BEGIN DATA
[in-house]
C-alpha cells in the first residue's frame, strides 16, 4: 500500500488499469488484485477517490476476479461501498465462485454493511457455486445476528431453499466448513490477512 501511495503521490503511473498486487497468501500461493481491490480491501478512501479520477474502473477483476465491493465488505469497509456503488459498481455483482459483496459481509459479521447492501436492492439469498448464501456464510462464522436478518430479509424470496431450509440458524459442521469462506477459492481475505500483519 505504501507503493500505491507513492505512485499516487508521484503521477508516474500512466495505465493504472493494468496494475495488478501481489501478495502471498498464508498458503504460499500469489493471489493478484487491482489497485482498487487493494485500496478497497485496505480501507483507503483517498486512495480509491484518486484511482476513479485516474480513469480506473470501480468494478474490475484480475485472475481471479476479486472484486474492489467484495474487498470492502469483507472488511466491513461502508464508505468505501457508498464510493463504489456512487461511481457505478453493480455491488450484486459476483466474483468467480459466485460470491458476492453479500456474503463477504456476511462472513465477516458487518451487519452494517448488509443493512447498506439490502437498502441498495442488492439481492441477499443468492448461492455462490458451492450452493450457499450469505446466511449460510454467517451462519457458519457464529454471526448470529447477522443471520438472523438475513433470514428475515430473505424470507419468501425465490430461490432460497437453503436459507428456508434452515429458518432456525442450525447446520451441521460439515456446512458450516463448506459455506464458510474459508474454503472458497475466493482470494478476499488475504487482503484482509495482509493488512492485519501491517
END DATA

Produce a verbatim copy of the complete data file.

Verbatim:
[in-house]
C-alpha cells in the first residue's frame, strides 16, 4: 500500500488499469488484485477517490476476479461501498465462485454493511457455486445476528431453499466448513490477512 501511495503521490503511473498486487497468501500461493481491490480491501478512501479520477474502473477483476465491493465488505469497509456503488459498481455483482459483496459481509459479521447492501436492492439469498448464501456464510462464522436478518430479509424470496431450509440458524459442521469462506477459492481475505500483519 505504501507503493500505491507513492505512485499516487508521484503521477508516474500512466495505465493504472493494468496494475495488478501481489501478495502471498498464508498458503504460499500469489493471489493478484487491482489497485482498487487493494485500496478497497485496505480501507483507503483517498486512495480509491484518486484511482476513479485516474480513469480506473470501480468494478474490475484480475485472475481471479476479486472484486474492489467484495474487498470492502469483507472488511466491513461502508464508505468505501457508498464510493463504489456512487461511481457505478453493480455491488450484486459476483466474483468467480459466485460470491458476492453479500456474503463477504456476511462472513465477516458487518451487519452494517448488509443493512447498506439490502437498502441498495442488492439481492441477499443468492448461492455462490458451492450452493450457499450469505446466511449460510454467517451462519457458519457464529454471526448470529447477522443471520438472523438475513433470514428475515430473505424470507419468501425465490430461490432460497437453503436459507428456508434452515429458518432456525442450525447446520451441521460439515456446512458450516463448506459455506464458510474459508474454503472458497475466493482470494478476499488475504487482503484482509495482509493488512492485519501491517